Desert acknowledged that the drafters of 85 had eliminated the worst feature of the previous parental notification initiative, Proposition 73 — defeated in the statewide special election in November 2005 — that would have written into the California constitution a definition of life as beginning at conception, which could have been read as automatically banning abortion in the state if Roe v. Wade is overturned. But she described the differences between 73 and 85 as “just superficial and mostly minor changes in language.”
In addition to Busby, the club also heard from various Democratic candidates for office, including one of the most controversial: Maxine Sherard, an African-American woman and retired professor who won the nomination against two-term Republican Shirley Horton in the 78th Assembly District. Sherard’s appearance was a fence-mending expedition aimed at reassuring the membership that she “will have an open-door policy” as an Assemblymember and has a Transgender person on her staff.
But the club received her coolly, partly because of a leaflet placed on people’s seats before they came in. It was a reproduction of an ad Sherard’s campaign placed in the February 2004 Philippine Village Voice during a previous campaign for the seat. The ad, which was in Tagalog — though whoever reproduced it provided an English translation — showed two other candidates with their families, said they supported “women marrying women and men marrying men,” and added that “according to Dr. Maxine Sherard this should not be allowed. Why? Because the Filipino culture and Catholic Religion says marriage is sacred. Marriage should be defined as between a man and a woman. This is what God told us through Adam and Eve: ‘Go and multiply.’”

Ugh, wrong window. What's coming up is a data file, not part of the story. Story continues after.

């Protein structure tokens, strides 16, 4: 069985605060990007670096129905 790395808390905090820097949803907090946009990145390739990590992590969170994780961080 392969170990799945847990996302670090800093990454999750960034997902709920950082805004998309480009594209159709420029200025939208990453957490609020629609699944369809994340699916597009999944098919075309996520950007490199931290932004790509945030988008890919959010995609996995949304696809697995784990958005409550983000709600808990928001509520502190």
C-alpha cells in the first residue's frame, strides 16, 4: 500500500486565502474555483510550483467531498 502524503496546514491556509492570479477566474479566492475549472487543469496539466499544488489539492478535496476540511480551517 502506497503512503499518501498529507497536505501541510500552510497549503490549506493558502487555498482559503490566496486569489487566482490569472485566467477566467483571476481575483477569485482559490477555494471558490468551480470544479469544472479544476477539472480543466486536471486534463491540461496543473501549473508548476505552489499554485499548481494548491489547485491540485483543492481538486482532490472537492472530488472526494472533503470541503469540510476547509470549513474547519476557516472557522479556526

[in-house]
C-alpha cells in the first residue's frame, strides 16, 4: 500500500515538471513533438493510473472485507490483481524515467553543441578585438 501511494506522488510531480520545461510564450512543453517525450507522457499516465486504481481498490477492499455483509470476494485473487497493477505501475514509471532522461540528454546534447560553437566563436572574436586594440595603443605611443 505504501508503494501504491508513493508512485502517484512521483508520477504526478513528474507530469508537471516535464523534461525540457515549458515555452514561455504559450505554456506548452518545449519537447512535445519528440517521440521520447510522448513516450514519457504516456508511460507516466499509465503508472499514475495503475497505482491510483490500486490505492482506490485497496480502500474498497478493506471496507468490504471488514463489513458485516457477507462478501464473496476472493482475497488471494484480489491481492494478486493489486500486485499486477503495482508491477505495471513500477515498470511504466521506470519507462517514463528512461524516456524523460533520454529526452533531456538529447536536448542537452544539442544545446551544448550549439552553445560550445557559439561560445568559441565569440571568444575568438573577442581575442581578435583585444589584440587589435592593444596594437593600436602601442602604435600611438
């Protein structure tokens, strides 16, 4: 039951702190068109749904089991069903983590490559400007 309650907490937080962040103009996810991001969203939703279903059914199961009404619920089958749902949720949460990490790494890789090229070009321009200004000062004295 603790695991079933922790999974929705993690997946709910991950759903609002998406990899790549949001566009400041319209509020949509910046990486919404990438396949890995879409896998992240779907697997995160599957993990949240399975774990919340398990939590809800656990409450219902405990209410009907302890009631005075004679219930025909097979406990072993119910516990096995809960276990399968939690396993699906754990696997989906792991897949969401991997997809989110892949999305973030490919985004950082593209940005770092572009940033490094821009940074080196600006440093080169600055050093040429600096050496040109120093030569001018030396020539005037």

The club also heard from Alejandra Sotero Solis, candidate for mayor of National City and a former staff member for Assemblymembers Lori Saldaña and Judy Chiu; and Patty Chavez, candidate for Chula Vista City Council. “I started out like the rest of you, fighting graffiti, traffic and crime,” she said. “I started the Adopt-a-Park program, and as a City Councilmember I have continued to roll up my sleeves and get things done.” The club agreed to endorse Chavez after the unsuccessful primary candidate the club had supported before, Pat Moriarty, announced that she’s not only endorsing Chavez in the general election but is working on her campaign team.
The only potential glitch for Chavez came over an answer she gave on the club’s issues questionnaire that she was “undecided” on whether or not the state should require married women seeking abortions to notify their husbands. Asked why she had given this answer, Chavez said, “I took it back to my marriage. I have three children, and as soon as I got pregnant it was about our marriage.” After a follow-up question, though, she conceded that as a matter of public policy “we shouldn’t be regulating anything” on this issue.
In addition to endorsing no on Proposition 85, the club also endorsed yes votes on two other statewide ballot measures: Proposition 84, a bond measure to invest in water quality and safety projects; and Proposition 87, a tax on petroleum products to find alternative energy. The club put off discussion of many of the most controversial measures on the ballot — including Propositions 1A through 1E, Governor Schwarzenegger’s infrastructure bonds; Proposition 83, a toughening of California’s already strict reporting and residency requirements for convicted sex offenders; Proposition 86, a tax on cigarettes to fund hospitals and emergency medical services; Proposition 89, a so-called “clean money option” for publicly funding political campaigns similar to laws already in place in Arizona and Maine; and Proposition 90, an attempt to restrict state and local governments’ right to take private property via eminent domain.